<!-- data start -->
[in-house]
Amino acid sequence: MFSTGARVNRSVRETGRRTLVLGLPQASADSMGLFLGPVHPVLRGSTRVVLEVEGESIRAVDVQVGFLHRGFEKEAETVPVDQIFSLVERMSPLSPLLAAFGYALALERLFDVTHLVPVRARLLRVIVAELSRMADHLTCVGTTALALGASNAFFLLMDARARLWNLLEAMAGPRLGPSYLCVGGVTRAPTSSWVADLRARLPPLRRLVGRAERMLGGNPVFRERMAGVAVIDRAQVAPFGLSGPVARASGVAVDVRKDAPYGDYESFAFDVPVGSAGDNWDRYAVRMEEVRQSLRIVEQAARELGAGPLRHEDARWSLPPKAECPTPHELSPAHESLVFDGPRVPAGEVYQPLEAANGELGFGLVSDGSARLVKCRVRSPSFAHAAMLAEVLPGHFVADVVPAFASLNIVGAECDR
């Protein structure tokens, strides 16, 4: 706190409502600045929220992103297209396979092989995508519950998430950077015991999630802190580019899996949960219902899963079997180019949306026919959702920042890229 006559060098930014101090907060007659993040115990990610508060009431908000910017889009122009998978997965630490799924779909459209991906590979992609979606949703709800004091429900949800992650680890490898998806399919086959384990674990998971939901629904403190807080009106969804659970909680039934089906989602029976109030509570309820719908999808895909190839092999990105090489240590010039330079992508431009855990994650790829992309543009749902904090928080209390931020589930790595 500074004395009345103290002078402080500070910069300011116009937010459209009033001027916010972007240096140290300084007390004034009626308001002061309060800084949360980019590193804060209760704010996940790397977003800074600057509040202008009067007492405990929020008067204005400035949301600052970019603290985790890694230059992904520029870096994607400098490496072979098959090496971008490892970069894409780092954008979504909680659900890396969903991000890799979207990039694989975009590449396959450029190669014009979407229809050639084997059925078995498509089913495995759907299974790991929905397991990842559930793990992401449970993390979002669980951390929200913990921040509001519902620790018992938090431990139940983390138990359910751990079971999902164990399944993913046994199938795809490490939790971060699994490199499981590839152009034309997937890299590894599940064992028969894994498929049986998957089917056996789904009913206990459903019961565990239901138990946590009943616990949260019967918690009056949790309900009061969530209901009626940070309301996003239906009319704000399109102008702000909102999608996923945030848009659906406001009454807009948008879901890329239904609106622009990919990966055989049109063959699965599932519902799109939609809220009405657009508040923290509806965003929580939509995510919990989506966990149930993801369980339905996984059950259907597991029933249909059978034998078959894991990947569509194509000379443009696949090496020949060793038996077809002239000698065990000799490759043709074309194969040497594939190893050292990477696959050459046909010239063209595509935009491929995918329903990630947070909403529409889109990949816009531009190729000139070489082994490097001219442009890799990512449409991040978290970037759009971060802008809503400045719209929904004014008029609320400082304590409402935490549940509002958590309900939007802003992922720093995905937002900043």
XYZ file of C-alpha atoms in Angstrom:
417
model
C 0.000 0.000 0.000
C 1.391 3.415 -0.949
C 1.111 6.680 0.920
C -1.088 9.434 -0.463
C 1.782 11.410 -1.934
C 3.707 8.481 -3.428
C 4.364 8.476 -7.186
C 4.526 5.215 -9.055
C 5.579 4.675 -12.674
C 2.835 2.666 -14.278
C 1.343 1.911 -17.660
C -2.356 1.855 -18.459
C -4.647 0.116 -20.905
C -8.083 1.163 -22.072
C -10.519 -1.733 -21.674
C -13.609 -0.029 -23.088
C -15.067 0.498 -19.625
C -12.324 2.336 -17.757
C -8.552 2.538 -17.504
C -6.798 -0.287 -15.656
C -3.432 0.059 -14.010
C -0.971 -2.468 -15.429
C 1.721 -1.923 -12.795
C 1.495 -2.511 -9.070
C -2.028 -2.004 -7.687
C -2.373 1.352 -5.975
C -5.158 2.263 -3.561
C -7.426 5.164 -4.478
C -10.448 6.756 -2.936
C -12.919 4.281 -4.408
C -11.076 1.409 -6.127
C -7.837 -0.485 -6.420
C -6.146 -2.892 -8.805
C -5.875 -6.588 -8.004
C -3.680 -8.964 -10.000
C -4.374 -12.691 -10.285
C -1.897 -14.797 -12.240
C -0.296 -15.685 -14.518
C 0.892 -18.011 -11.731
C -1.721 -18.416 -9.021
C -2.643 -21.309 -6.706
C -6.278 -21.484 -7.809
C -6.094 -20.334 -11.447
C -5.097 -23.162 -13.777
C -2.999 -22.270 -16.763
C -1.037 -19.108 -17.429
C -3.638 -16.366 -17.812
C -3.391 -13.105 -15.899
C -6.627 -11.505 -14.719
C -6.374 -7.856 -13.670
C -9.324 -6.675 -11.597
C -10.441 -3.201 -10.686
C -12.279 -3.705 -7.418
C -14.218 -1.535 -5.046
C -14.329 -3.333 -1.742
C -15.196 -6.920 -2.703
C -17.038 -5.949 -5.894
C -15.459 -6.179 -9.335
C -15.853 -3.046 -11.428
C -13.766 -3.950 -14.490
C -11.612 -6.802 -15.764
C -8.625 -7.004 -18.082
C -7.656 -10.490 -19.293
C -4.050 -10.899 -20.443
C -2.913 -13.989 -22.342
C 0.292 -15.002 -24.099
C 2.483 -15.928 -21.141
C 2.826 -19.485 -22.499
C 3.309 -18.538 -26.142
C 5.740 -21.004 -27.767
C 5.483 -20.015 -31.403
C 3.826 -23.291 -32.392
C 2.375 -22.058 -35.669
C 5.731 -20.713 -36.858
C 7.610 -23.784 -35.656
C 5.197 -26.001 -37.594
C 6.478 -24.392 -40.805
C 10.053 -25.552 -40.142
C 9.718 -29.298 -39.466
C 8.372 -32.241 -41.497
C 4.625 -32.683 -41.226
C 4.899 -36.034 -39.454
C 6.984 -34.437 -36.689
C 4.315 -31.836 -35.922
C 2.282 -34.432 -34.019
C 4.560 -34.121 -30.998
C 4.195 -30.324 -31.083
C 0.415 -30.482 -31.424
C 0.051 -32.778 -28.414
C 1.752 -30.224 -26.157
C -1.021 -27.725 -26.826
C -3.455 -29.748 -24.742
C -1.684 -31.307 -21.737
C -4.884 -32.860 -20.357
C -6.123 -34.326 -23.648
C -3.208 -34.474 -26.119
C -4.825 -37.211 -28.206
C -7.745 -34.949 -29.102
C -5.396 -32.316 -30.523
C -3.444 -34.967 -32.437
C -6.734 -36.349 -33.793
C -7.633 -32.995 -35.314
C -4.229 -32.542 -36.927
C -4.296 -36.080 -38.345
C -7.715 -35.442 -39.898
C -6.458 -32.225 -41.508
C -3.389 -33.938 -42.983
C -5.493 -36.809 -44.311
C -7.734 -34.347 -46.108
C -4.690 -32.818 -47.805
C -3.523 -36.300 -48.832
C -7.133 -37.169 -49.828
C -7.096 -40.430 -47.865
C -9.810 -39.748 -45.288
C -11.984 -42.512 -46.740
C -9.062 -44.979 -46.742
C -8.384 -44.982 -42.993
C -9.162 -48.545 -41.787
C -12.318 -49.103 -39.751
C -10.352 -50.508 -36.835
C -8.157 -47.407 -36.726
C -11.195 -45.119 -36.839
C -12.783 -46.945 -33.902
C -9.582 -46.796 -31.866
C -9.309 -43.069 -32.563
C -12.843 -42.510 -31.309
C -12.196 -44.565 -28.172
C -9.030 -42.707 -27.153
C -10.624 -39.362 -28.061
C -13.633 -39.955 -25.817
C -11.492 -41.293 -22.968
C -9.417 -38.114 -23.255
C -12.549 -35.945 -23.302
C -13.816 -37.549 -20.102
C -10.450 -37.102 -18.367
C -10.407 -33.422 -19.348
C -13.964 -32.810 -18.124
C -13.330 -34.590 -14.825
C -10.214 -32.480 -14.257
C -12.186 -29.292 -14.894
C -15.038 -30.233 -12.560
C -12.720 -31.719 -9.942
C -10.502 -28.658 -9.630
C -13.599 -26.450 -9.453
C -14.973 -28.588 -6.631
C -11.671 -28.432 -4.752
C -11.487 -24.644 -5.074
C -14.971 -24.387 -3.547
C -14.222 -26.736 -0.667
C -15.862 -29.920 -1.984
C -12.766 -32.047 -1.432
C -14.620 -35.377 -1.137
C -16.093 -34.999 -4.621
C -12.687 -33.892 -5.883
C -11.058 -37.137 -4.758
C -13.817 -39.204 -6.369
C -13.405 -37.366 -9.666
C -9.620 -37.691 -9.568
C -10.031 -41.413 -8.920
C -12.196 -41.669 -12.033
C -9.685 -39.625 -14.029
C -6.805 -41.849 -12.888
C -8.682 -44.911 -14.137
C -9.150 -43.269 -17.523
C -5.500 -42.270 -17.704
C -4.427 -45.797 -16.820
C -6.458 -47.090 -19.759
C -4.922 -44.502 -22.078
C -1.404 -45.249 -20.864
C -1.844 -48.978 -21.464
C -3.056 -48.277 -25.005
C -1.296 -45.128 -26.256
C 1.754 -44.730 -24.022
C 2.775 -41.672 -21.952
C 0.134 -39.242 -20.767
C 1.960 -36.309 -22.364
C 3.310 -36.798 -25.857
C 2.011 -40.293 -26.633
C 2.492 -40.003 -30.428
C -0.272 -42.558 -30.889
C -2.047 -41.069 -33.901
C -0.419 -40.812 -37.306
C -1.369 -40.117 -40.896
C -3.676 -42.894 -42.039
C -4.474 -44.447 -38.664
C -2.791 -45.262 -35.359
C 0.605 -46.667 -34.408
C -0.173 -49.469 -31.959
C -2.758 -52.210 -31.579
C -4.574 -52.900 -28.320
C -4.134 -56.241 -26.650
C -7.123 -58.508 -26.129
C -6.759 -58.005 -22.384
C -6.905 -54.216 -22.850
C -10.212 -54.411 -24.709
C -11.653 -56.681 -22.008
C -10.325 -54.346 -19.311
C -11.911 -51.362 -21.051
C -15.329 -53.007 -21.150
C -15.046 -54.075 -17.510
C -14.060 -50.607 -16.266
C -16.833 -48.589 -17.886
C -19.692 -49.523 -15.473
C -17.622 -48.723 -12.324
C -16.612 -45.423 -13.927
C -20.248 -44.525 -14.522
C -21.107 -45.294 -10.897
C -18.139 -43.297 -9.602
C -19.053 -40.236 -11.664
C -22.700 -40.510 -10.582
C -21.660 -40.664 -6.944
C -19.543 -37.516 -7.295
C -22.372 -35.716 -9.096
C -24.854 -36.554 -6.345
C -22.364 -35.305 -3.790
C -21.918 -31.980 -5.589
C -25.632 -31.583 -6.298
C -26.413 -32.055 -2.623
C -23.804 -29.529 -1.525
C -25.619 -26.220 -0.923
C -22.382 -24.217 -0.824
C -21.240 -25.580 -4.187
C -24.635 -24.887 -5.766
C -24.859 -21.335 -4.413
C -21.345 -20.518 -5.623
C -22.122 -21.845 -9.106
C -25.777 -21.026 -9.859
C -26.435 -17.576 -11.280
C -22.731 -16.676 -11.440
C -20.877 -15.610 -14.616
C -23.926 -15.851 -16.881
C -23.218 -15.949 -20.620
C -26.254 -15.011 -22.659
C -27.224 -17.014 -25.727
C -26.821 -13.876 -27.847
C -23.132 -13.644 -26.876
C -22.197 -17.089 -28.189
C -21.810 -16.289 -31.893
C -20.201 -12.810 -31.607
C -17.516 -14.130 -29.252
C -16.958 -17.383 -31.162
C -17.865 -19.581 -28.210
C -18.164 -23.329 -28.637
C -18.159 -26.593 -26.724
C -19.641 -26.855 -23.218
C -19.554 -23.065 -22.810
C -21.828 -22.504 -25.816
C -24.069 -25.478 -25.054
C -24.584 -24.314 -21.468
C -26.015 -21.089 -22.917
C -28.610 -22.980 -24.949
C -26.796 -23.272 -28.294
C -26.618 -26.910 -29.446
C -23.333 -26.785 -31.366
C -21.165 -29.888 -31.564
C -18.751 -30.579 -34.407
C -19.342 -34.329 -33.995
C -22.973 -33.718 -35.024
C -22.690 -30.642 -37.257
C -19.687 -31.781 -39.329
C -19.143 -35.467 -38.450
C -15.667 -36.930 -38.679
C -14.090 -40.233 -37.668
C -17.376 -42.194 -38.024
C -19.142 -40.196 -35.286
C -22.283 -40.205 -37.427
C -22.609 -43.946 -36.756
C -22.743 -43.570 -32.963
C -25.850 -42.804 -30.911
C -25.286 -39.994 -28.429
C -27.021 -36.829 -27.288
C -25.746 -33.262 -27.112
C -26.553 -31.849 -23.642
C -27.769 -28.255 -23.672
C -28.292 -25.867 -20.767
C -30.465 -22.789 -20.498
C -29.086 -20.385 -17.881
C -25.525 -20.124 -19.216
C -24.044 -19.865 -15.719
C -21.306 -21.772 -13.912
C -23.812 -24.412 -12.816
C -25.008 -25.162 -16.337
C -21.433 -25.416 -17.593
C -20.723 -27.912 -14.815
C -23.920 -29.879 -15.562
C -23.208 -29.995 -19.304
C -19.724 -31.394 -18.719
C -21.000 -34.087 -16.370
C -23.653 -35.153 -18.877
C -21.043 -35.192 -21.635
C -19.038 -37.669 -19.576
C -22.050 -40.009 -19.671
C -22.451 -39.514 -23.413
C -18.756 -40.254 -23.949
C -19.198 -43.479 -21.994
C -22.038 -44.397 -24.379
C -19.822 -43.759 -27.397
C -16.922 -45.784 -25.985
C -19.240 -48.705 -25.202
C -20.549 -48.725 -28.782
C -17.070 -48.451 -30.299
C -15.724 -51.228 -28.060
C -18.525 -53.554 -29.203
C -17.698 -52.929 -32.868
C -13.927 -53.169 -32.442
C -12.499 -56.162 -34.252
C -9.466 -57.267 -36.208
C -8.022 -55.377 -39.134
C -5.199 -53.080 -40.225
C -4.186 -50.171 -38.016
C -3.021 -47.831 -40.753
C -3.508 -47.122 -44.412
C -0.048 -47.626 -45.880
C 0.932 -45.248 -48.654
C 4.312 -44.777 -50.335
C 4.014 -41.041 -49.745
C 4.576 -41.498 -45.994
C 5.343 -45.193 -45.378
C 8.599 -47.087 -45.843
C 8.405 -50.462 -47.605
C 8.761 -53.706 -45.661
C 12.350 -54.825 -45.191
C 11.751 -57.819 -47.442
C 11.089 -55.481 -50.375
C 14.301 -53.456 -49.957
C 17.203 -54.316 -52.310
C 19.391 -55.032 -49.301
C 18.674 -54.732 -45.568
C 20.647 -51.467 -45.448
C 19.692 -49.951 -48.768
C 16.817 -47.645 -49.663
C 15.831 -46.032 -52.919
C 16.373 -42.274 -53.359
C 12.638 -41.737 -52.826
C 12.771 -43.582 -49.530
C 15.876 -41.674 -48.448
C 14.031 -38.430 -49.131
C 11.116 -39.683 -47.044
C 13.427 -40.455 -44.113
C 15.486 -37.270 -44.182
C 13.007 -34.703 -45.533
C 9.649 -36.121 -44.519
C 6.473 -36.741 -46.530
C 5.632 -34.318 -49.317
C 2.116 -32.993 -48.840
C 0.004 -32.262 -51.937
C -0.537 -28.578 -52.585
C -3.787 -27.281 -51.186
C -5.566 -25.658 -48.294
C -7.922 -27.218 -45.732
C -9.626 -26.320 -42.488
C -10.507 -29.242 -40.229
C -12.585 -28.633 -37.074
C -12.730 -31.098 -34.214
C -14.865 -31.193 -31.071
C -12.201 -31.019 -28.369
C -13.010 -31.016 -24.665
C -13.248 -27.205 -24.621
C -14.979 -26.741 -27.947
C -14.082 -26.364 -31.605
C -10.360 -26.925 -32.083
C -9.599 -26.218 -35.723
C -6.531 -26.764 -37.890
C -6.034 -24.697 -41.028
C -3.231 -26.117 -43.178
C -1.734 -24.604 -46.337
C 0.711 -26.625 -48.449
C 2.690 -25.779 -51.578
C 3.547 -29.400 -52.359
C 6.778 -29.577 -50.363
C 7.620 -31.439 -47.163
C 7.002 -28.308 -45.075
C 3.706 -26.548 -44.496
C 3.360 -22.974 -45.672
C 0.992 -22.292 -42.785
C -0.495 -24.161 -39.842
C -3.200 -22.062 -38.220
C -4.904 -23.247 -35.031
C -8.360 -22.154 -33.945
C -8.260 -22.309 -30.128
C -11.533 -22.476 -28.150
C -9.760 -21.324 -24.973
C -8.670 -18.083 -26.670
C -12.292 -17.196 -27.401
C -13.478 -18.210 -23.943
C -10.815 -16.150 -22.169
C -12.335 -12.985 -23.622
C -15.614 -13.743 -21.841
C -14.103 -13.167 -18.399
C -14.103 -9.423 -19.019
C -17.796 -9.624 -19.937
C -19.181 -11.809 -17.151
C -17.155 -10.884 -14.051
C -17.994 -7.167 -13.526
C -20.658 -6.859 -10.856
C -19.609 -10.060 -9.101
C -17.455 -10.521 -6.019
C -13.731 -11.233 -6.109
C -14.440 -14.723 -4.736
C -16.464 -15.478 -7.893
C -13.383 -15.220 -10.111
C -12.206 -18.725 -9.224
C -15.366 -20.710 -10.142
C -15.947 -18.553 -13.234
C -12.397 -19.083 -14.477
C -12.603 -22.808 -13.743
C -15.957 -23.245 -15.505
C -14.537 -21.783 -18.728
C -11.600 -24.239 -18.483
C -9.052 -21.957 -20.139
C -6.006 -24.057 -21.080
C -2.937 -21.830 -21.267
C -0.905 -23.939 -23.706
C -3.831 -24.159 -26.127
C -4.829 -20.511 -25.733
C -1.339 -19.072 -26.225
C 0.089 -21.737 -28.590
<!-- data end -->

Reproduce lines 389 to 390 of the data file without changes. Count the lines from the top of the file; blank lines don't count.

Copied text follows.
C -8.670 -18.083 -26.670
C -12.292 -17.196 -27.401